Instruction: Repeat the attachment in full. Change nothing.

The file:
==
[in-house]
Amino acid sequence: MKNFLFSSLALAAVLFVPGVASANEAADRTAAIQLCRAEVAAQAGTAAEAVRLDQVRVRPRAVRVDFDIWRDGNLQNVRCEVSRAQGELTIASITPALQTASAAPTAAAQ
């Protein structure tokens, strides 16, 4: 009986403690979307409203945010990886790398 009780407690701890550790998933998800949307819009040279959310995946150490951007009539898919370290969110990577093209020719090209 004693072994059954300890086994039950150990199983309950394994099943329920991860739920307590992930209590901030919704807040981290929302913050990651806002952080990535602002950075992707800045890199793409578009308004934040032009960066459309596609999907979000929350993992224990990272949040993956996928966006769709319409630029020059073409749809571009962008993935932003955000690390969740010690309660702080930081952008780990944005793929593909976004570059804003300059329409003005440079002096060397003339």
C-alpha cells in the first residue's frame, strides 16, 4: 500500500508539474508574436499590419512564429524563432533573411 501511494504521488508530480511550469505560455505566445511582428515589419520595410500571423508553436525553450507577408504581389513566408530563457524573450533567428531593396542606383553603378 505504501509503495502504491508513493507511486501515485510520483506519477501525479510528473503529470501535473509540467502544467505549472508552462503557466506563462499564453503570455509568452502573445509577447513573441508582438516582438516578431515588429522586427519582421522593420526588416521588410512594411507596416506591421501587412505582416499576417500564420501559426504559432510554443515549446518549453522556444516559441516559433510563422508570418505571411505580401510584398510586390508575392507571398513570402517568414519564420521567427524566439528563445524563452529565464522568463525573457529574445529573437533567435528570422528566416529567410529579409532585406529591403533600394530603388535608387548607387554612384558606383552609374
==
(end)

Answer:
[in-house]
Amino acid sequence: MKNFLFSSLALAAVLFVPGVASANEAADRTAAIQLCRAEVAAQAGTAAEAVRLDQVRVRPRAVRVDFDIWRDGNLQNVRCEVSRAQGELTIASITPALQTASAAPTAAAQ
């Protein structure tokens, strides 16, 4: 009986403690979307409203945010990886790398 009780407690701890550790998933998800949307819009040279959310995946150490951007009539898919370290969110990577093209020719090209 004693072994059954300890086994039950150990199983309950394994099943329920991860739920307590992930209590901030919704807040981290929302913050990651806002952080990535602002950075992707800045890199793409578009308004934040032009960066459309596609999907979000929350993992224990990272949040993956996928966006769709319409630029020059073409749809571009962008993935932003955000690390969740010690309660702080930081952008780990944005793929593909976004570059804003300059329409003005440079002096060397003339």
C-alpha cells in the first residue's frame, strides 16, 4: 500500500508539474508574436499590419512564429524563432533573411 501511494504521488508530480511550469505560455505566445511582428515589419520595410500571423508553436525553450507577408504581389513566408530563457524573450533567428531593396542606383553603378 505504501509503495502504491508513493507511486501515485510520483506519477501525479510528473503529470501535473509540467502544467505549472508552462503557466506563462499564453503570455509568452502573445509577447513573441508582438516582438516578431515588429522586427519582421522593420526588416521588410512594411507596416506591421501587412505582416499576417500564420501559426504559432510554443515549446518549453522556444516559441516559433510563422508570418505571411505580401510584398510586390508575392507571398513570402517568414519564420521567427524566439528563445524563452529565464522568463525573457529574445529573437533567435528570422528566416529567410529579409532585406529591403533600394530603388535608387548607387554612384558606383552609374